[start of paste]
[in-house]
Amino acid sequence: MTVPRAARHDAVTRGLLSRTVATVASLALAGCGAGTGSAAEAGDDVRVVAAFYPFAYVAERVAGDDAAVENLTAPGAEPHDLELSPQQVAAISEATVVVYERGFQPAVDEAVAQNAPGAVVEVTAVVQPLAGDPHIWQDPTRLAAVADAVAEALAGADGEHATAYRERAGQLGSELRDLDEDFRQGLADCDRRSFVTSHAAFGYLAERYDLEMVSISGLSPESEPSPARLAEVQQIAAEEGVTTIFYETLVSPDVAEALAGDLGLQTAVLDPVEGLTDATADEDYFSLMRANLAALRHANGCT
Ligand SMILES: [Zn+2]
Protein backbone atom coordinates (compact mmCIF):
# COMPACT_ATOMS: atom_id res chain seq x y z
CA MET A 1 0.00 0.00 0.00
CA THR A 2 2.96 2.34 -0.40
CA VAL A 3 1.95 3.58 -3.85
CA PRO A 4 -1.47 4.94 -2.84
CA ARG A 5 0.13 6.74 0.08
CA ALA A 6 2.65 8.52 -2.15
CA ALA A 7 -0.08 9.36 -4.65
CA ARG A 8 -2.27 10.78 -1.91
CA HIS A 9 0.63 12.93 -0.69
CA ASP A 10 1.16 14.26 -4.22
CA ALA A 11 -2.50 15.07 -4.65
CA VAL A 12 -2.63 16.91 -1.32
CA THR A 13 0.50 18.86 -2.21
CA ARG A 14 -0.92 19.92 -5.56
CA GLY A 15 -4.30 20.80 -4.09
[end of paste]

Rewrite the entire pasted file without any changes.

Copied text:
[in-house]
Amino acid sequence: MTVPRAARHDAVTRGLLSRTVATVASLALAGCGAGTGSAAEAGDDVRVVAAFYPFAYVAERVAGDDAAVENLTAPGAEPHDLELSPQQVAAISEATVVVYERGFQPAVDEAVAQNAPGAVVEVTAVVQPLAGDPHIWQDPTRLAAVADAVAEALAGADGEHATAYRERAGQLGSELRDLDEDFRQGLADCDRRSFVTSHAAFGYLAERYDLEMVSISGLSPESEPSPARLAEVQQIAAEEGVTTIFYETLVSPDVAEALAGDLGLQTAVLDPVEGLTDATADEDYFSLMRANLAALRHANGCT
Ligand SMILES: [Zn+2]
Protein backbone atom coordinates (compact mmCIF):
# COMPACT_ATOMS: atom_id res chain seq x y z
CA MET A 1 0.00 0.00 0.00
CA THR A 2 2.96 2.34 -0.40
CA VAL A 3 1.95 3.58 -3.85
CA PRO A 4 -1.47 4.94 -2.84
CA ARG A 5 0.13 6.74 0.08
CA ALA A 6 2.65 8.52 -2.15
CA ALA A 7 -0.08 9.36 -4.65
CA ARG A 8 -2.27 10.78 -1.91
CA HIS A 9 0.63 12.93 -0.69
CA ASP A 10 1.16 14.26 -4.22
CA ALA A 11 -2.50 15.07 -4.65
CA VAL A 12 -2.63 16.91 -1.32
CA THR A 13 0.50 18.86 -2.21
CA ARG A 14 -0.92 19.92 -5.56
CA GLY A 15 -4.30 20.80 -4.09